Explaining the things you need to know in order to read empirical papers in the social and health sciences, as well as techniques needed to build personal statistical models, this user-friendly volume includes background material on study design, bivariate regression, and matrix algebra. To develop technique, Freedman also includes computer labs, with sample computer programs, and illustrates the principles and pitfalls of modeling. The book is rich in exercises with answers. Target audiences include undergraduates and beginning graduate students in statistics, as well as students and professionals in the social and health sciences.
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Statistical Models is a lively and engaging textbook that explains the things you have to know in order to read empirical papers in the social and health sciences, as well as techniques you need to build statistical models of your own. Freedman illustrates the principles of modeling, and the pitfalls. There are computer labs, with sample computer programs. The book is rich in exercises, most with answers. Target audiences include undergraduates and beginning graduate students in statistics, as well as students and professionals in the social and health sciences.About the Author:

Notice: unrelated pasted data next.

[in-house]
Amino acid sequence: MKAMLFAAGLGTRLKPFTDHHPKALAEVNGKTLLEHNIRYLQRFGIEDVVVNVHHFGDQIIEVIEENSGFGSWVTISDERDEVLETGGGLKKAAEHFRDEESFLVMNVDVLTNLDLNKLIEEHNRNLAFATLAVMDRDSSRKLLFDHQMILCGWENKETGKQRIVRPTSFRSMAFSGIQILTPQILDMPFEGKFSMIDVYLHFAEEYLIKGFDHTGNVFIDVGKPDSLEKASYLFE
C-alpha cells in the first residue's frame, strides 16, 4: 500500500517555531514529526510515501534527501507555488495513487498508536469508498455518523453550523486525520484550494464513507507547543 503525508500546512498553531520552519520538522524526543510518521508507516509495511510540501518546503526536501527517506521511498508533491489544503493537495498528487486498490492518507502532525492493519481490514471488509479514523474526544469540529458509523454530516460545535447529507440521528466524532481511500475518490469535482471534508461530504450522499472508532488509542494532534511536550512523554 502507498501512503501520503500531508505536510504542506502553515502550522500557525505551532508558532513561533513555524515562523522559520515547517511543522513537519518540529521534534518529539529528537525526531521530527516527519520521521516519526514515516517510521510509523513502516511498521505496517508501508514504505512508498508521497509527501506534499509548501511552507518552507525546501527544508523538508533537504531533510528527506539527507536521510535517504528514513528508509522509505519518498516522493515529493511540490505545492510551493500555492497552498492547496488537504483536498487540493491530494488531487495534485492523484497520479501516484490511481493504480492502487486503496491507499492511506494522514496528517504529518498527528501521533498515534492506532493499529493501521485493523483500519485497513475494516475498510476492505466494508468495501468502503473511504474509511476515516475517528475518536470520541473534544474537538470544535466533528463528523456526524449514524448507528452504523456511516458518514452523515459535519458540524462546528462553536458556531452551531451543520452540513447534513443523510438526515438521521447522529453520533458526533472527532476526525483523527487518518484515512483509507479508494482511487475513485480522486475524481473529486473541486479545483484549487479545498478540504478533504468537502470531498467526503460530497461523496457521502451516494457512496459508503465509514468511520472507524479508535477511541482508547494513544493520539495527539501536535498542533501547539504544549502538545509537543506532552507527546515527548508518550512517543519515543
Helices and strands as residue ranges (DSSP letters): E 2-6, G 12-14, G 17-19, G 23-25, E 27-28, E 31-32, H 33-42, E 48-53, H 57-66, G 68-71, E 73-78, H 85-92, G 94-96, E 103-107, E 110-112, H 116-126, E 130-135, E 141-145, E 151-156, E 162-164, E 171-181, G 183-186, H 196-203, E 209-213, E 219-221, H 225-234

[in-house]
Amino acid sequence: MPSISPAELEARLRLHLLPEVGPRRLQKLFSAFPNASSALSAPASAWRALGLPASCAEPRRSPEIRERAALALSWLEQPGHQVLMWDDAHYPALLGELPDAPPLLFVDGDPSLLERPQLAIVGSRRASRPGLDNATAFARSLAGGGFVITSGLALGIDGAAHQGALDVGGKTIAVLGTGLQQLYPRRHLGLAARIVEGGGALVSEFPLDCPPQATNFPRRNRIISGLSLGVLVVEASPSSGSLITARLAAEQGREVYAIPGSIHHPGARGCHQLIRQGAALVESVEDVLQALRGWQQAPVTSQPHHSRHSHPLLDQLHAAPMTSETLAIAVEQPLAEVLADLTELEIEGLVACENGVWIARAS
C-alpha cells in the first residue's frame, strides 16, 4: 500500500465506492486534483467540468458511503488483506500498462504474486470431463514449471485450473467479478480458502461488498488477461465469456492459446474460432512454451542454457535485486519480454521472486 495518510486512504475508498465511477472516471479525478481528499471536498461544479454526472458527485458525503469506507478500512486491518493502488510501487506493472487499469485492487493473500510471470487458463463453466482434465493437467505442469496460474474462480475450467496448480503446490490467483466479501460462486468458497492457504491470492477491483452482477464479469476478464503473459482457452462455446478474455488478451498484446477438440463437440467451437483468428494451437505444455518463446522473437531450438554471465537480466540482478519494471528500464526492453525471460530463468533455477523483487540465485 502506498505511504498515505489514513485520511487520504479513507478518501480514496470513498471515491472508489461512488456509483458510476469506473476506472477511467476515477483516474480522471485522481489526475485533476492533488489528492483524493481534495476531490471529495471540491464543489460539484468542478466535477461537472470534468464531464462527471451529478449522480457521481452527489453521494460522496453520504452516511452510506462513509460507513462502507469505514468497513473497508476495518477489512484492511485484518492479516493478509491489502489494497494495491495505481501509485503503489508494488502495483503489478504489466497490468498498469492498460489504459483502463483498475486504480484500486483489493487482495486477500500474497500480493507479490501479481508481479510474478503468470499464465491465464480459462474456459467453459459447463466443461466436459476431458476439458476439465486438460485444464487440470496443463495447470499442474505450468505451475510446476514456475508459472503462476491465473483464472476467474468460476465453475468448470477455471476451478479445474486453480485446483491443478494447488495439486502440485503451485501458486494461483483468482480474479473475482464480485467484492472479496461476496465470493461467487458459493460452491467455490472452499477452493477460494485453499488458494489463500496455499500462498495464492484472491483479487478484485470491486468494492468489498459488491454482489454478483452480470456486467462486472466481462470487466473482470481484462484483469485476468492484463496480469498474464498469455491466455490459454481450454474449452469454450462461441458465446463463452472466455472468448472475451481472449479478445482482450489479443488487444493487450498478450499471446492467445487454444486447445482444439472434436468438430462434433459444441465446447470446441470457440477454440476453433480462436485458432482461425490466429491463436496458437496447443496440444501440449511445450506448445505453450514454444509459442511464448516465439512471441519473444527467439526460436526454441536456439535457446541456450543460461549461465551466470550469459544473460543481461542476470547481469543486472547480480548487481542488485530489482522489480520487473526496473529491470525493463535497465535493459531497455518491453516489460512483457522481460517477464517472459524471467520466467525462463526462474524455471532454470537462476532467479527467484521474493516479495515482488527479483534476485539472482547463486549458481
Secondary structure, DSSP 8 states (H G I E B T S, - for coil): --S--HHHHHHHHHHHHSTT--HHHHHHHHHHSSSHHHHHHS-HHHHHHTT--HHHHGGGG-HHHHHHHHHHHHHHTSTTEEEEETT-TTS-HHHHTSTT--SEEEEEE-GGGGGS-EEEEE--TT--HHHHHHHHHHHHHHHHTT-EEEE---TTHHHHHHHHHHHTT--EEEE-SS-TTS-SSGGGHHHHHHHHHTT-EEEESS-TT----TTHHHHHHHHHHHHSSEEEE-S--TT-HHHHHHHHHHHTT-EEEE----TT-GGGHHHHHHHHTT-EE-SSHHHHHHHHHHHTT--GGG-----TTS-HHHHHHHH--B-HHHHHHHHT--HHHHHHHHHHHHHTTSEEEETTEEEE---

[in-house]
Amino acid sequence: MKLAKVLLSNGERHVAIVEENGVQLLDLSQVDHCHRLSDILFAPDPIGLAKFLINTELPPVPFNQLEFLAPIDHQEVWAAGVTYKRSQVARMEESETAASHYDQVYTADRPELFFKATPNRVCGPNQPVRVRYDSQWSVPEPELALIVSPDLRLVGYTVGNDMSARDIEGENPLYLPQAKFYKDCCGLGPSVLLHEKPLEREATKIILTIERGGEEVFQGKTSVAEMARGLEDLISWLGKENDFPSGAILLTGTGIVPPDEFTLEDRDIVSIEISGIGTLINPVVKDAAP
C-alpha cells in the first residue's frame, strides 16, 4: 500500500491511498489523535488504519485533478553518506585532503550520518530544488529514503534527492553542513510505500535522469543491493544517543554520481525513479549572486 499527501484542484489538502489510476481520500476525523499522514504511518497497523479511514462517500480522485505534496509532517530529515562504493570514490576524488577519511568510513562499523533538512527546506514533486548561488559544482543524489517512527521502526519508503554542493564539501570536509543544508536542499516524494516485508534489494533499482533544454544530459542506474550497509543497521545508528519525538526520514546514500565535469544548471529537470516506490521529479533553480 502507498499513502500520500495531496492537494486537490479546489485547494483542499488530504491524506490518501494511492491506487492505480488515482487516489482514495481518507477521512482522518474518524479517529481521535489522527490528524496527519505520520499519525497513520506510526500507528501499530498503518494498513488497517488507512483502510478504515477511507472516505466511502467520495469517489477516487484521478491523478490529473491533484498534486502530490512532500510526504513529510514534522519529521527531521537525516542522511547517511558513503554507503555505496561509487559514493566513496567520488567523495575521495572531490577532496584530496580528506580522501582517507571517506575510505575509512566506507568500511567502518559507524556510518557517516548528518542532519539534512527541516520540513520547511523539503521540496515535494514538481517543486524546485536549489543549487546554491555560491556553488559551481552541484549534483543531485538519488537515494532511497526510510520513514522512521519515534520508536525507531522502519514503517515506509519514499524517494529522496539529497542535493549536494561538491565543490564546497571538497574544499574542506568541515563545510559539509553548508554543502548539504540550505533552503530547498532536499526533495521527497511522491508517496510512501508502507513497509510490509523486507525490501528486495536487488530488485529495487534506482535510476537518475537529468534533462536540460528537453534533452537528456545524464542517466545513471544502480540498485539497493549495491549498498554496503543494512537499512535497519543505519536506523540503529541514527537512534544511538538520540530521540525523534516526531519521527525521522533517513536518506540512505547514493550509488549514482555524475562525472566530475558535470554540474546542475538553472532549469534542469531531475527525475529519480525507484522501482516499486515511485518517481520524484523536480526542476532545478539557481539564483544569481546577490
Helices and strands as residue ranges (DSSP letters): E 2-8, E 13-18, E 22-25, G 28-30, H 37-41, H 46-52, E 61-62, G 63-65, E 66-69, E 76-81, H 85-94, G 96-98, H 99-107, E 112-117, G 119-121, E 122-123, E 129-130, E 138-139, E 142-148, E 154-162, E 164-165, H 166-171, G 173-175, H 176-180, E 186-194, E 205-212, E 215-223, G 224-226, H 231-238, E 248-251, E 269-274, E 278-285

David A. Freedman is Professor of Statistics at the University of California, Berkeley. He has also taught in Athens, Caracas, Jerusalem, Kuwait, London, Mexico City, and Stanford. He has written several previous books, including a widely used elementary text. He is one of the leading researchers in probability and statistics, with 150 papers in the professional literature. He is a member of the American Academy of Arts and Sciences. In 2003, he received the John J. Carty Award for the Advancement of Science from the National Academy of Sciences, recognizing his "profound contributions to the theory and practice of statistics." Freedman has consulted for the Carnegie Commission, the City of San Francisco, and the Federal Reserve, as well as several departments of the U.S. government. He has testified as an expert witness on statistics in law cases that involve employment discrimination, fair loan practices, duplicate signatures on petitions, railroad taxation, ecological inference, flight patterns of golf balls, price scanner errors, sampling techniques, and census adjustment.
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